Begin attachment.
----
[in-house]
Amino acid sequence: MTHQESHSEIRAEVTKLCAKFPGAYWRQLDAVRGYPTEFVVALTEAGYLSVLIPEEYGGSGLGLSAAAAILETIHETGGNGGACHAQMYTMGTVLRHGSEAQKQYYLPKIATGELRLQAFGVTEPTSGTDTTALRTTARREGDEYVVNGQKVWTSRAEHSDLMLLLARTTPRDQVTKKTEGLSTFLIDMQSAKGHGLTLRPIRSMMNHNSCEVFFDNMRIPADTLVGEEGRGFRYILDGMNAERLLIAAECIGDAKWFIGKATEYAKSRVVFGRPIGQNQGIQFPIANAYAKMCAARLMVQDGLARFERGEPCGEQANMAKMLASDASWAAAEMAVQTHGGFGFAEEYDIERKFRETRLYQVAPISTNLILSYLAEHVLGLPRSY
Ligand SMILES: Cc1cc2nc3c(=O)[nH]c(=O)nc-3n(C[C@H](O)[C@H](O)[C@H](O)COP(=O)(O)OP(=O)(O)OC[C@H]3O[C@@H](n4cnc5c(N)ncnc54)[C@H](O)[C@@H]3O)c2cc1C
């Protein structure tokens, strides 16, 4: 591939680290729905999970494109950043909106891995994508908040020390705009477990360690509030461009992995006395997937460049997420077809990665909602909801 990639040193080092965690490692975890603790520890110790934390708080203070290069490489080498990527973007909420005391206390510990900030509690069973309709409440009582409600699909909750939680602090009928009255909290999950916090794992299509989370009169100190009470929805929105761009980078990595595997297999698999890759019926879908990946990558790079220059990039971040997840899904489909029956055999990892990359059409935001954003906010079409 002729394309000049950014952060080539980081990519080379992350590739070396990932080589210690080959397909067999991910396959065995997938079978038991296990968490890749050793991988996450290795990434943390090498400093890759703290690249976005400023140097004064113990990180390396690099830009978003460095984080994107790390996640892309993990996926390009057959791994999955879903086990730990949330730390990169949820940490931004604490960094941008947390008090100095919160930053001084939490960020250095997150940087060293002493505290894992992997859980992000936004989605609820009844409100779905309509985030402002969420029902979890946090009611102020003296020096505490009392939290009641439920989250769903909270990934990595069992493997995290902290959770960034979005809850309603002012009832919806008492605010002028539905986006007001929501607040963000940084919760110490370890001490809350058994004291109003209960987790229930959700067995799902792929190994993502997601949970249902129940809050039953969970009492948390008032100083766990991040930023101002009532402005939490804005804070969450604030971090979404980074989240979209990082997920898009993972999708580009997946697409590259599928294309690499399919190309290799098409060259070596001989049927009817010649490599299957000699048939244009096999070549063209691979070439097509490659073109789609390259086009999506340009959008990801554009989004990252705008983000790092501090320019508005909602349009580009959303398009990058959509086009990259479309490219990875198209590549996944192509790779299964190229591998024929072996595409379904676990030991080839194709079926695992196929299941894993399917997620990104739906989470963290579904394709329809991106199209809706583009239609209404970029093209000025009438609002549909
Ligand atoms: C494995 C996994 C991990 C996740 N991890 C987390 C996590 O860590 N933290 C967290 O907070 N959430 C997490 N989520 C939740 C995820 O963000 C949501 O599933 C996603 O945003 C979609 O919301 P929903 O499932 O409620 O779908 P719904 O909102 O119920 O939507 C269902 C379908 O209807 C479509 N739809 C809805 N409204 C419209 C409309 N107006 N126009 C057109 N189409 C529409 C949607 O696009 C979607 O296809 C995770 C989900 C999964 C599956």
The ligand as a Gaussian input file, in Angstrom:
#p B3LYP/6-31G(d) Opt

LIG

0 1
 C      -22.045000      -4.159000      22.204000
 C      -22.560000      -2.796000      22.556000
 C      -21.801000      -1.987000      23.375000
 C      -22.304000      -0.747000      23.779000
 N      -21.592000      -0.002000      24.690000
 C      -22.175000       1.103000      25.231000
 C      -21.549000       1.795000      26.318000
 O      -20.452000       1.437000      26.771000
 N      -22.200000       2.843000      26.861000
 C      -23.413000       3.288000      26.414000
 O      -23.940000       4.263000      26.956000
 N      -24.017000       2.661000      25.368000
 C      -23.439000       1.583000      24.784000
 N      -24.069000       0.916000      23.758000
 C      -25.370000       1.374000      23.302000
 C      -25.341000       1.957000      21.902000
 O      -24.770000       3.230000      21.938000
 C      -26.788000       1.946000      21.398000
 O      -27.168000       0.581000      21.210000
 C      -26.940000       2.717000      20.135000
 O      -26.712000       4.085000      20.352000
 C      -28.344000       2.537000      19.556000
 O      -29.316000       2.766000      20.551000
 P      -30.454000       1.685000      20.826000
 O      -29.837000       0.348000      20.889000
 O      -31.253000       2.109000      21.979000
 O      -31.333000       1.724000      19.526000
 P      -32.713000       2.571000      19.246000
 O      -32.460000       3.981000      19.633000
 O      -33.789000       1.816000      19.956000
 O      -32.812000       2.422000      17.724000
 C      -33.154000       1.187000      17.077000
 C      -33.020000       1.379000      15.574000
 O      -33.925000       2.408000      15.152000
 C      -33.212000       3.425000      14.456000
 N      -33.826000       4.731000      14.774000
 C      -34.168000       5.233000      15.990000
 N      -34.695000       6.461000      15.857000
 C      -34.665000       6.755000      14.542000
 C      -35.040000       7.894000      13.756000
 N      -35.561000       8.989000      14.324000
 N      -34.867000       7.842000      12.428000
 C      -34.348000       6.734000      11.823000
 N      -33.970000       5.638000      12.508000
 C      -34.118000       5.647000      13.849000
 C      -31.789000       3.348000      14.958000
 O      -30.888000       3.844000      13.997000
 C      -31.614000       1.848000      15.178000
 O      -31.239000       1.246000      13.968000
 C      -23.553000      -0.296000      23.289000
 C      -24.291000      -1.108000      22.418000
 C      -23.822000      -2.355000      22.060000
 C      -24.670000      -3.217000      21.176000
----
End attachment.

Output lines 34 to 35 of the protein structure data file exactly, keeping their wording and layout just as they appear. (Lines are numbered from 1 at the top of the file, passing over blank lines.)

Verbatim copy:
 O      -29.837000       0.348000      20.889000
 O      -31.253000       2.109000      21.979000